Wednesday, February 25, 2009

A Modest Proposal to Reform Management Compensation

Nassim Nicholas Taleb has a post on incentive compensation in Financial Times which describes the problem with the typical bonus plan. Here’s an excerpt:

Take two bankers. The first is conservative. He produces one annual dollar of sound returns, with no risk of blow-up. The second looks no less conservative, but makes $2 by making complicated transactions that make a steady income, but are bound to blow up on occasion, losing everything made and more. So while the first banker might end up out of business, under competitive strains, the second is going to do a lot better for himself. Why? Because banking is not about true risks but perceived volatility of returns: you earn a stream of steady bonuses for seven or eight years, then when the losses take place, you are not asked to disburse anything. You might even start again, after blaming a “systemic crisis” or a “black swan” for your losses. As you do not disgorge previous compensation, the incentive is to engage in trades that explode rarely, after a period of steady gains.

Taleb’s solution is radical:

We trust military and homeland security people with our lives, yet they do not get a bonus. They get promotions, the honour of a job well done and the disincentive of shame if they fail. Roman soldiers signed a sacramentum accepting punishment in the event of failure. This is prompting me to call for the nationalisation of the utility part of banking as the only solution in which society does not grant individuals free options to look after its risks.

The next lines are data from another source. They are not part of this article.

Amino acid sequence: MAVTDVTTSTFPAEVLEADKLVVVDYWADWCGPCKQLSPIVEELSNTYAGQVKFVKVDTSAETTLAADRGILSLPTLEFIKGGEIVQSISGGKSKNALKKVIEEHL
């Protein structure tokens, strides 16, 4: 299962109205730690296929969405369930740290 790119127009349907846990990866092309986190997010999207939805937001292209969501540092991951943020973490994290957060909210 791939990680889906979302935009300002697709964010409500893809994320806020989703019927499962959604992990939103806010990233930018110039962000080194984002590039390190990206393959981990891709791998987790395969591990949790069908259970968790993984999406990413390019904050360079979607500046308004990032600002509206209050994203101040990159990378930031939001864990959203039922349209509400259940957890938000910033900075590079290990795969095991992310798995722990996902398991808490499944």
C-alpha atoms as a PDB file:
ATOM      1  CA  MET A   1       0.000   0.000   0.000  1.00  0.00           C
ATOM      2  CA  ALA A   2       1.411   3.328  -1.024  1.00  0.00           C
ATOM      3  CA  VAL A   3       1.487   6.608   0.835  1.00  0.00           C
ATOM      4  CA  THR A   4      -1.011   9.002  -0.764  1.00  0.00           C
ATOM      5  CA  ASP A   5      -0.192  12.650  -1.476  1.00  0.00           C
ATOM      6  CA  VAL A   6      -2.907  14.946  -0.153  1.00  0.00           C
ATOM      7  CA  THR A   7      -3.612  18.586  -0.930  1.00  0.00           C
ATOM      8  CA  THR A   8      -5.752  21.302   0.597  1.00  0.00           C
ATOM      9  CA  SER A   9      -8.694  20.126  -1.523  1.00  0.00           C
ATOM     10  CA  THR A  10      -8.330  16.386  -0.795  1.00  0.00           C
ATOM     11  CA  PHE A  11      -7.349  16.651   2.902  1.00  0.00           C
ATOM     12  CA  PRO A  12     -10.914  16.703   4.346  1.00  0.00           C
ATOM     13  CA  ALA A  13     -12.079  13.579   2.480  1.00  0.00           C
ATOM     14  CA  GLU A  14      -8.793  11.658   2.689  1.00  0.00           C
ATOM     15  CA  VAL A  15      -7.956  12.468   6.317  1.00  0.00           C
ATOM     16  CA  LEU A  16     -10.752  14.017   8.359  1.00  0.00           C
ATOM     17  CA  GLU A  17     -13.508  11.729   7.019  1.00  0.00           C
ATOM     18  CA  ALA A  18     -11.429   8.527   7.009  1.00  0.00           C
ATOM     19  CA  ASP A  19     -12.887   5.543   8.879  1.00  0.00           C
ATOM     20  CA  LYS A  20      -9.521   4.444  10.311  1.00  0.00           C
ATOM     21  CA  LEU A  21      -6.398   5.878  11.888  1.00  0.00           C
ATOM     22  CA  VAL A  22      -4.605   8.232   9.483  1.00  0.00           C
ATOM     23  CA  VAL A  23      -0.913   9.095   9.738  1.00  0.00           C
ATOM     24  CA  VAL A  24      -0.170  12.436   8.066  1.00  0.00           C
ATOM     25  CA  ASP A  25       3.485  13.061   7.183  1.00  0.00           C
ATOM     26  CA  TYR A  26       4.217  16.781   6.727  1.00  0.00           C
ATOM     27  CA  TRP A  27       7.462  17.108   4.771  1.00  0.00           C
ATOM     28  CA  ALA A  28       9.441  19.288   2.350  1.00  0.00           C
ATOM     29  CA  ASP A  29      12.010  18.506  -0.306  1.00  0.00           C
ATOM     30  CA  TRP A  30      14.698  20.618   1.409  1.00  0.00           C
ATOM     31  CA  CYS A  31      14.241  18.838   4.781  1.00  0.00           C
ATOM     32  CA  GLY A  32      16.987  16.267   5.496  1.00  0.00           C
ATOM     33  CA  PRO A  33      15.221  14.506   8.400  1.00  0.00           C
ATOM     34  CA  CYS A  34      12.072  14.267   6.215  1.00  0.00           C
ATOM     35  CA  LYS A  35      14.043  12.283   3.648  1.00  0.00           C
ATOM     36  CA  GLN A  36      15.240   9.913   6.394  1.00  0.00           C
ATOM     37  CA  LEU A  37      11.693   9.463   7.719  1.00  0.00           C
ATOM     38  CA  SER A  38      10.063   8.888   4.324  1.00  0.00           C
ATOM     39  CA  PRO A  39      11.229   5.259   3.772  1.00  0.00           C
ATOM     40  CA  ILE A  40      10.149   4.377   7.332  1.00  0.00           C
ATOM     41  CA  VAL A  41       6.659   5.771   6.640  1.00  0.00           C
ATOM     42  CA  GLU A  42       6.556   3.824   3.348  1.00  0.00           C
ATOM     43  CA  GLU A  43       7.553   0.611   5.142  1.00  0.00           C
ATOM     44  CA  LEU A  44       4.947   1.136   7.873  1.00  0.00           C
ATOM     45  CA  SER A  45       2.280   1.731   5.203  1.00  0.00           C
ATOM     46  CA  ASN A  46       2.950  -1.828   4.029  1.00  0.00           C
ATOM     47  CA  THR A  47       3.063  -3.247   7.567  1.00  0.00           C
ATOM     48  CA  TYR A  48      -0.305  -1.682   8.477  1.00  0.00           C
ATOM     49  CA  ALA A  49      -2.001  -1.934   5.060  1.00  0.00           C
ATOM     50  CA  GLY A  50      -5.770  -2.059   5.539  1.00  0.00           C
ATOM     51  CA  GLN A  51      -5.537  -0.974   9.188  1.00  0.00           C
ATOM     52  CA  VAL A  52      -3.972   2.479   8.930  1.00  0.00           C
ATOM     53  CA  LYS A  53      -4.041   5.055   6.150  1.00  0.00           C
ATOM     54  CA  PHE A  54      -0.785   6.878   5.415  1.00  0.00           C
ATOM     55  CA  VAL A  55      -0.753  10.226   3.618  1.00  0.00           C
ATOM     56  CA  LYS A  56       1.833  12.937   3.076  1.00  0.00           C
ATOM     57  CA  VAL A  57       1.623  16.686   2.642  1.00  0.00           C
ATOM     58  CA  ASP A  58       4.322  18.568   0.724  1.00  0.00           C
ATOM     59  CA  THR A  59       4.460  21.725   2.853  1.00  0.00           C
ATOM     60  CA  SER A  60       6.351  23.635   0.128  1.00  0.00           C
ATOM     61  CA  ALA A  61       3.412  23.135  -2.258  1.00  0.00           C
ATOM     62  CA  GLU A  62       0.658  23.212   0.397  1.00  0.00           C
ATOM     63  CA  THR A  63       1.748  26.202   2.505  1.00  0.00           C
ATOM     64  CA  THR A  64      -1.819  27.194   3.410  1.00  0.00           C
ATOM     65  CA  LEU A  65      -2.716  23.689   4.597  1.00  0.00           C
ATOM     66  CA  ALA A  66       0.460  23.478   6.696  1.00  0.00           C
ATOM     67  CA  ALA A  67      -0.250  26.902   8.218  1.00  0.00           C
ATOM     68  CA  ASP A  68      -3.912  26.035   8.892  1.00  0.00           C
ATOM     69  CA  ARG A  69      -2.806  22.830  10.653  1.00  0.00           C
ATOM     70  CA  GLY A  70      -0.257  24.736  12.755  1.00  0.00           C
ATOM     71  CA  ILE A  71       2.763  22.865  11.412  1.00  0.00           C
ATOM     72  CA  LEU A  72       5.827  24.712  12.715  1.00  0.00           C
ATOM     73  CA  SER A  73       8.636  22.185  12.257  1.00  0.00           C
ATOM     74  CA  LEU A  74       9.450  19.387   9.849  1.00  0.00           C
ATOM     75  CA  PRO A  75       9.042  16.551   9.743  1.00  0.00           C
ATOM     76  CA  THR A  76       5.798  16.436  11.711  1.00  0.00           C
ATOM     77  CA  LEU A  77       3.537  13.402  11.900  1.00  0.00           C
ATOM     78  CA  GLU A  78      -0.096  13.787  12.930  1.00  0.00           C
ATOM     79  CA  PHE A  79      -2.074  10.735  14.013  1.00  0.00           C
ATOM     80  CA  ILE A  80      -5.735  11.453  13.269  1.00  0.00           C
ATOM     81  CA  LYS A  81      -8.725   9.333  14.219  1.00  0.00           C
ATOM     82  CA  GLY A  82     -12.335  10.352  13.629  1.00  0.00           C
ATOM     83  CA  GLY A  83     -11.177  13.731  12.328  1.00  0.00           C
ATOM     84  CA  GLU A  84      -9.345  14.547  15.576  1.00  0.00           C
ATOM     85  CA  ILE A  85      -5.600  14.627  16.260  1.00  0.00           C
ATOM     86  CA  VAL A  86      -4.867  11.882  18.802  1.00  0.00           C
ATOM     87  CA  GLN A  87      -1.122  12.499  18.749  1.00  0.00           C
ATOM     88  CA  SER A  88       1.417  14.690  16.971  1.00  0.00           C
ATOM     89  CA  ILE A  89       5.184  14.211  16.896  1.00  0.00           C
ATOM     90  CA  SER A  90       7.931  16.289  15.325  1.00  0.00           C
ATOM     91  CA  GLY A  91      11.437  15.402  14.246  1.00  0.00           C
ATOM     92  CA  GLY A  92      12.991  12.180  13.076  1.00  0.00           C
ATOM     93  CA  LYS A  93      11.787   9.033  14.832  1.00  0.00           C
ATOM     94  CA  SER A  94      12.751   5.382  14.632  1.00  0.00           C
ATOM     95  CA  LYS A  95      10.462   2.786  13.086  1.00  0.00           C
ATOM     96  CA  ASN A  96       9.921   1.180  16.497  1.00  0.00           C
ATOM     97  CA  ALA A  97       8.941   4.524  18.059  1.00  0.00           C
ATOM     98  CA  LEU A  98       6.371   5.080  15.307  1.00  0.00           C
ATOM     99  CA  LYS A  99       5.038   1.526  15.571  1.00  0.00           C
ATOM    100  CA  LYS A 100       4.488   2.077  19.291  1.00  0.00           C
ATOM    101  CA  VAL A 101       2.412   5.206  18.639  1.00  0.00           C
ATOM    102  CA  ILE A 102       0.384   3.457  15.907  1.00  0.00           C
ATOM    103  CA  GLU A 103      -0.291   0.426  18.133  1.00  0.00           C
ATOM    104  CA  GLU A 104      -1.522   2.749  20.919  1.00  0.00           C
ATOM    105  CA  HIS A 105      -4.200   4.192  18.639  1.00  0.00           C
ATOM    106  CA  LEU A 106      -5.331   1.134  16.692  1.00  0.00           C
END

I like the military analogy, but I think Taleb goes further than needed in eliminating bonuses entirely, and I think he doesn’t go far enough when he limits the proposal only to banking. Here is what I propose for all managers of public companies (or private ones which rely on public support, for example, a privately held bank).

1) Your base pay is limited to it’s military equivalent:


2) The rest of your compensation is in the form of whatever bonus your company thinks is appropriate – no mandated limits or performance criteria. However, the bonus must be paid in cash, and it gets paid into a federal trust fund.

3) After five years, the trustees compare the shareholder equity for the year the bonus was paid with current shareholder equity. If equity is the same or has increased, the bonus is paid. If shareholder equity has declined the bonus is forfeited and used to offset costs of administering the trust and then for some good purpose (education, or unemployment benefit funding). You don’t have to stay at the company to get the bonus.

This approach will cause managers to be thinking about values five years out, which should be a long enough horizon to avoid the problem Taleb describes. It also encourages managers to control employees engaging in risky actions (e.g., traders), and to move on if they think the company is taking excessive risks.

There are plenty of potential objections, but I think the most serious one is that some risk taking often produces real long term rewards, and this approach will dampen productive risk taking in public companies. That’s true, but I think it’s mitigated by the fact that private companies and partnerships will still be around to take big risks, and to provide opportunities for those who can’t wait five years for their reward.